“Sign Language Subtitling” by Adamo-Villani and Beni

  • ©Nicoletta Adamo-Villani and Gerardo Beni

  • ©Nicoletta Adamo-Villani and Gerardo Beni

  • ©Nicoletta Adamo-Villani and Gerardo Beni




    Sign Language Subtitling



    The object of this paper is the development of a new method of sign language subtitling for motion pictures aimed at deaf children who cannot read English yet and can communicate only via signs. The method is based on the recently introduced concept of “semantroid” (an avatar limited to head and hands) and on the implementation of a new scrolling technique which allows for concurrent display of 4 subtitling windows at the bottom of the screen. To maximize the readability of the semantroid’s face and hand configurations, we have created a new 3D model and we have shaded it with a combination of 3D and toon shaders. In addition, we have followed recent results in color perception to optimize the visibility of those body parts directly involved in the signing motion. The signing semantroid, optimized for maximum readability, can be scaled to fit in a very small area, and thus it is possible to display four captioning windows simultaneously. The concurrent display of several progressive animated signed sentences allows for review of the information, a feature not present in any sign language subtitling method presented so far. As an example of application, we have used the subtitling scrolling semantroid in a video of a chemistry experiment and we have tested its effectiveness with a group of hearing and non-hearing signers.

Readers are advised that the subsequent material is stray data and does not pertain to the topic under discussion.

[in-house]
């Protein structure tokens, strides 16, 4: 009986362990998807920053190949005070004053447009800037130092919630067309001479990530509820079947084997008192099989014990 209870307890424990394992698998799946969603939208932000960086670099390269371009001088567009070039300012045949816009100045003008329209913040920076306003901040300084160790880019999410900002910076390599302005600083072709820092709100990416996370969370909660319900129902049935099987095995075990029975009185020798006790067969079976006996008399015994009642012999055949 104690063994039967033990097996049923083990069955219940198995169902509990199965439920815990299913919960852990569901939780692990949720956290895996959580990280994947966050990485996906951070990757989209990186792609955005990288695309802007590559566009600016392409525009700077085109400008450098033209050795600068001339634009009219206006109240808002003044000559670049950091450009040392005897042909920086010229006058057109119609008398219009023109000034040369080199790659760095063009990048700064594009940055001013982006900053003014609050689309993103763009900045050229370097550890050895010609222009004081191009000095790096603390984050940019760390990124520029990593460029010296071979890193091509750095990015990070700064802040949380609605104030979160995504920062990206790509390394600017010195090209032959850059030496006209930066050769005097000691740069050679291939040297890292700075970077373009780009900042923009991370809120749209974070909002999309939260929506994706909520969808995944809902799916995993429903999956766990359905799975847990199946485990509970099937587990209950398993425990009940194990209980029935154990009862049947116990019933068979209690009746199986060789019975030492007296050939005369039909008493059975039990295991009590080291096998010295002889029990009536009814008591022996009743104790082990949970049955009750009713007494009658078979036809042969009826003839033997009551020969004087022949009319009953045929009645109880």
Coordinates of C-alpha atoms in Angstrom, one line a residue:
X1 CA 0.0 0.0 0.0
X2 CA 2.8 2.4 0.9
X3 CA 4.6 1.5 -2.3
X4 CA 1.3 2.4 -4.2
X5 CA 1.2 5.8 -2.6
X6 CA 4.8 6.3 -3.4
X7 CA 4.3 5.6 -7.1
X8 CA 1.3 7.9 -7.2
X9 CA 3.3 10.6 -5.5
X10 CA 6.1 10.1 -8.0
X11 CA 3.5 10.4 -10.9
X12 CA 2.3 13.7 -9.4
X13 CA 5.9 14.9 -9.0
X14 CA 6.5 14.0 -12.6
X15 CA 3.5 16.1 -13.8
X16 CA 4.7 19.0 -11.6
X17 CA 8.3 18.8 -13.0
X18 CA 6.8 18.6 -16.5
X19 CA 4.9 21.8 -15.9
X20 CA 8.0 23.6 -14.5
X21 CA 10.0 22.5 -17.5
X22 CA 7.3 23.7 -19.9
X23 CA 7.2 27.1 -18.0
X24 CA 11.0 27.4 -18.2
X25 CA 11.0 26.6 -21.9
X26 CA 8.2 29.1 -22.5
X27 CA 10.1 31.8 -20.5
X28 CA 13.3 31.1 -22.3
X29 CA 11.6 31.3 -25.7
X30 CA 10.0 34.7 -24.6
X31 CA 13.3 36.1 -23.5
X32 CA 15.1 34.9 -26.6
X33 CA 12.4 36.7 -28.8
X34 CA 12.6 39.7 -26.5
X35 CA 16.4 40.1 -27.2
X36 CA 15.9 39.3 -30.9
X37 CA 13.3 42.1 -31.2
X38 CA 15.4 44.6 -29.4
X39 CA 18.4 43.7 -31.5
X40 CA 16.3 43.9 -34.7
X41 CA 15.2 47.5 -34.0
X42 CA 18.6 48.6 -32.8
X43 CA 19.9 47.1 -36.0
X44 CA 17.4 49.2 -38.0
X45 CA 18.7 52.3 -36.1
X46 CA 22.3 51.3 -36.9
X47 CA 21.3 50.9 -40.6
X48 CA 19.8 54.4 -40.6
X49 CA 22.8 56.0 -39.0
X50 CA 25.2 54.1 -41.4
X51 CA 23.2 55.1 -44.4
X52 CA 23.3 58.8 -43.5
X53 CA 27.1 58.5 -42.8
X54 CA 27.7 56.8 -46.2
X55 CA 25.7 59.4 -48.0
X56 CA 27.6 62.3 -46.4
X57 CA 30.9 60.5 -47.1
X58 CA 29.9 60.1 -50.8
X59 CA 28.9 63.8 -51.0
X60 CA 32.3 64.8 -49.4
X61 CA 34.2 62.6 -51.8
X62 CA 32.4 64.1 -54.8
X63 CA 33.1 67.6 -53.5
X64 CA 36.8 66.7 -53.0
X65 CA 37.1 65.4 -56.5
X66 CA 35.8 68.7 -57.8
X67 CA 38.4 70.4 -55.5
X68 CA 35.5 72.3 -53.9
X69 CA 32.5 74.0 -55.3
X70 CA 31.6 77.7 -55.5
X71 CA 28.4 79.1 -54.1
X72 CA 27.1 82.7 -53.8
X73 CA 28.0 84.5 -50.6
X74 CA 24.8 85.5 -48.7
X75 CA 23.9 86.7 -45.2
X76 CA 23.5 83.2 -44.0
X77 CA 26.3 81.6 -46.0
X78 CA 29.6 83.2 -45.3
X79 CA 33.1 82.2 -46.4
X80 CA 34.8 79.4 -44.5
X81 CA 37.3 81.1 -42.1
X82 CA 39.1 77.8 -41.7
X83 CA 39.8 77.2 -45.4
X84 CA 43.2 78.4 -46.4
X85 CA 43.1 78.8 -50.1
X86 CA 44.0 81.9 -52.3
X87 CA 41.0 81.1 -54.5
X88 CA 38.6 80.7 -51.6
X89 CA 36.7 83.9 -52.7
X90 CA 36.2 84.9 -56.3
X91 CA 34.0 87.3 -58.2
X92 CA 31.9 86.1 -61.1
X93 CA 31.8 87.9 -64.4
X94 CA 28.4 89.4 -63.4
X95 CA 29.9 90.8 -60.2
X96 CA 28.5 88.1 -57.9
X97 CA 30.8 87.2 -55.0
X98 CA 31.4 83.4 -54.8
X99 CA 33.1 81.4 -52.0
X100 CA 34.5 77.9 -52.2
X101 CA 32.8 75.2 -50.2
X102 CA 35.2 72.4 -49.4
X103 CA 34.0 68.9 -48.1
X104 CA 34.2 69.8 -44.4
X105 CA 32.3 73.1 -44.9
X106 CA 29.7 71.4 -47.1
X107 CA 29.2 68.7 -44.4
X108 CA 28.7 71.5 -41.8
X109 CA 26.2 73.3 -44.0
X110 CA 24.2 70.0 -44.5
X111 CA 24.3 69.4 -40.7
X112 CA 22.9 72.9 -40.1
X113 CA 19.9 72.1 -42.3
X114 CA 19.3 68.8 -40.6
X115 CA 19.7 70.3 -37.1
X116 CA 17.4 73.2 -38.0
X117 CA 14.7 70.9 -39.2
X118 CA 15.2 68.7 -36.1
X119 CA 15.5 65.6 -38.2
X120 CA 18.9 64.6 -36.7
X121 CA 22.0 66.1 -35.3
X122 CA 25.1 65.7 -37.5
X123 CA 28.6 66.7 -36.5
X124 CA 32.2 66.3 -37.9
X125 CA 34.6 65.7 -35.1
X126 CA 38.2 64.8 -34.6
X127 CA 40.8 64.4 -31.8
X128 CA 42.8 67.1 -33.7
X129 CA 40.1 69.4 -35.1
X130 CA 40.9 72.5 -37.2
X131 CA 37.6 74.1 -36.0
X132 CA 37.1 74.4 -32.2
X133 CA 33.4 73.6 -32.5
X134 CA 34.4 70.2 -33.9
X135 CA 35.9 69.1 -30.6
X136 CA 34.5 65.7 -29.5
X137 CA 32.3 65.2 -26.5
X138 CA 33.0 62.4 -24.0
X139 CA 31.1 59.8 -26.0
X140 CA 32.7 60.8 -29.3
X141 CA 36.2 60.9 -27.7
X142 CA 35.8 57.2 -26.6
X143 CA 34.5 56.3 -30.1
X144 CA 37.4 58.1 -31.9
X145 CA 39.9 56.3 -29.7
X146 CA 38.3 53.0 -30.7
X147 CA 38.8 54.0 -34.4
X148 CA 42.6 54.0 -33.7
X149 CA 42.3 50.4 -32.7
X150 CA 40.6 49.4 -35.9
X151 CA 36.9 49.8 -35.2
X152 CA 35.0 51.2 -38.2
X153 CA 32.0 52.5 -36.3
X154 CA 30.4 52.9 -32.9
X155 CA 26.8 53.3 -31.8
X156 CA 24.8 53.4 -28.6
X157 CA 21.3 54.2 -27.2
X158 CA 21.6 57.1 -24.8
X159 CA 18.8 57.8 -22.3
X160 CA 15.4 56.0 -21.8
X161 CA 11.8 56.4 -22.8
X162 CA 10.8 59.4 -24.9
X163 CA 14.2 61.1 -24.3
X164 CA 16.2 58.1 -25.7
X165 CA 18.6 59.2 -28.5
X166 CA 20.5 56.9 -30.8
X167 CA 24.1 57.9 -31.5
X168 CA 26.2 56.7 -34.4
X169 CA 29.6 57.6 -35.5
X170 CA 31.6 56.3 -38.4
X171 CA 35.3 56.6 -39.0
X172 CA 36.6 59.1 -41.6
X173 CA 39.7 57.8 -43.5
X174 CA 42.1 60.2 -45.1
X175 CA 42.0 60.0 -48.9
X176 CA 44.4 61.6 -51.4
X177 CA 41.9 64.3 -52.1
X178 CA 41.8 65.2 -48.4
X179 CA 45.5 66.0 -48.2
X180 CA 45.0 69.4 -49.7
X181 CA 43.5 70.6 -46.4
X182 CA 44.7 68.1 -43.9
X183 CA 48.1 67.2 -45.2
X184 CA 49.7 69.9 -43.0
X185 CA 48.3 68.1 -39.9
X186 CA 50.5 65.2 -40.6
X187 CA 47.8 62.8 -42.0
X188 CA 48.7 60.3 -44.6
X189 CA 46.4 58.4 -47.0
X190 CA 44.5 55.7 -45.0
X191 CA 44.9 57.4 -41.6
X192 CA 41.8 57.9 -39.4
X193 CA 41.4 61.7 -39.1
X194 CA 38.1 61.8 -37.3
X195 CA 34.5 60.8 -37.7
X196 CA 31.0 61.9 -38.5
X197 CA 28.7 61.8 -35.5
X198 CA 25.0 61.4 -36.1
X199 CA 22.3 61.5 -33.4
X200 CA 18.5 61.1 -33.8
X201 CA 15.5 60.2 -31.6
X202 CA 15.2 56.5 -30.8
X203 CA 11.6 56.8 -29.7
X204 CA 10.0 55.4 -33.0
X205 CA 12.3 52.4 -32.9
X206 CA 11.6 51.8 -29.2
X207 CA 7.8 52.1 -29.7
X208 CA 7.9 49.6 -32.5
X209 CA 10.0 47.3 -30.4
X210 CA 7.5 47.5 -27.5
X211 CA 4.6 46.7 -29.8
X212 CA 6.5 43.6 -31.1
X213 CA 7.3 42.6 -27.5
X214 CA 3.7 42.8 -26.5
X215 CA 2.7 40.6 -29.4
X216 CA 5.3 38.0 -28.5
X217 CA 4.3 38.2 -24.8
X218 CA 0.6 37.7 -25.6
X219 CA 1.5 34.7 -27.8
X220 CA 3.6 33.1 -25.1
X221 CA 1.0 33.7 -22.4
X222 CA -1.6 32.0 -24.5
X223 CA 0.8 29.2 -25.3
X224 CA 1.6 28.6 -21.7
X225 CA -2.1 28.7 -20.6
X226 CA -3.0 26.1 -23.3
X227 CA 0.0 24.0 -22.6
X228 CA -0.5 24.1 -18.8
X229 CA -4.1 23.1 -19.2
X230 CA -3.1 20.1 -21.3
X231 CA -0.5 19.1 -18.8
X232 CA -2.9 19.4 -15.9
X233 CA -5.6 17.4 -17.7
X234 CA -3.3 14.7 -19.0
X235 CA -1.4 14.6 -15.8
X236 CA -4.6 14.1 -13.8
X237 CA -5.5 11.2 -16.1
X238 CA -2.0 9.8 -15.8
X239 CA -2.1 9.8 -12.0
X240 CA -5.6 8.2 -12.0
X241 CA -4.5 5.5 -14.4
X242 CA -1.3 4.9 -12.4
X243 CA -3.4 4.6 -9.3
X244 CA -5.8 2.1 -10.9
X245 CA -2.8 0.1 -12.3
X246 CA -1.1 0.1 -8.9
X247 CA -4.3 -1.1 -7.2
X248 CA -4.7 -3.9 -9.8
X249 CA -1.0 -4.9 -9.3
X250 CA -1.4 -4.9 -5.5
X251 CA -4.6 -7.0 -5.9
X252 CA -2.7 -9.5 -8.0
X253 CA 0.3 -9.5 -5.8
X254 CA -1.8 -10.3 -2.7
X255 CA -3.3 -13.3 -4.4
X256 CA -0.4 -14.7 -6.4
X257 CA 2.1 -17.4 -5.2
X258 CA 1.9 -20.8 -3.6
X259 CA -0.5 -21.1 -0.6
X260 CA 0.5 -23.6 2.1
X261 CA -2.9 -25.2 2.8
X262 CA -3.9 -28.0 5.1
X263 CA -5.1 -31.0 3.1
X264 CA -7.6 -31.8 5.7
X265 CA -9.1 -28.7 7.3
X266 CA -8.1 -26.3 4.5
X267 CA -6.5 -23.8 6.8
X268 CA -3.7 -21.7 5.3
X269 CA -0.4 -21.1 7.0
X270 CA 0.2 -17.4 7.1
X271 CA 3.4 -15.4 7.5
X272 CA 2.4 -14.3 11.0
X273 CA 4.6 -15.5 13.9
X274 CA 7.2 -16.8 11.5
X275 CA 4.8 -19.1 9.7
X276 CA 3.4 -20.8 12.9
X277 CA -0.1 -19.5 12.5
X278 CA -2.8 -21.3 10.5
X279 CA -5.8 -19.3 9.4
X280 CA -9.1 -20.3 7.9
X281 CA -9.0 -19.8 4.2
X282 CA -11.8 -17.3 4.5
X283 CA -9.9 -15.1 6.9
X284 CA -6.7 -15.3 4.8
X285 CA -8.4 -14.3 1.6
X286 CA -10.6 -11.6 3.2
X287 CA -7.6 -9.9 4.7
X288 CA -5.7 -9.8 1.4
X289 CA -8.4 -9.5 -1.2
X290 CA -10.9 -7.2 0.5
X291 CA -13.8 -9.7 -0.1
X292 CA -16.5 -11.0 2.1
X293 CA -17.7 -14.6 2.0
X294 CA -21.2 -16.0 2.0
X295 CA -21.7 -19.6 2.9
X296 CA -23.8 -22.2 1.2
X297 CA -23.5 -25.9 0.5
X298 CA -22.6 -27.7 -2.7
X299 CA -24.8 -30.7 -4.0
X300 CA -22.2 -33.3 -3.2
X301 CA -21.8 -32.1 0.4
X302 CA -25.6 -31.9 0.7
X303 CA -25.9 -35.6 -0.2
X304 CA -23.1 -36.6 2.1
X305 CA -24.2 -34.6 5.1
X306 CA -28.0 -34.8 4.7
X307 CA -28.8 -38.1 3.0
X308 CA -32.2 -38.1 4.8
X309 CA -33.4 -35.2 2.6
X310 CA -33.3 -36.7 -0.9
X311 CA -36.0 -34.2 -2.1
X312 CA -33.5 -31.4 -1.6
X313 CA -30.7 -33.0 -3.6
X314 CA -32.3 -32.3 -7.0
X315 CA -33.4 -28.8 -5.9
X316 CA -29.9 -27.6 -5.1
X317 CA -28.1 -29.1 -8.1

This research is partially supported by the School of Technology at Purdue University (I3 grant – Proposal #00006585 – http://www.tech.purdue.edu/cgt/I3/), by the Envision Center for Data Perceptualization, and by gh, LLC Inc., IN. We thank Professor Ronnie Wilbur from the Department of Audiology and Speech Sciences at Purdue University for her valuable contributions to the project. We also thank Marie Nadolske for performing the signs and for her continuous help and feedback on the project. In addition, we are grateful to all the signers who have participated in the evaluation of the method and to the Indiana School for the Deaf (ISD) for providing the testing ground for a thorough evaluation of the ASL subtitling technique.


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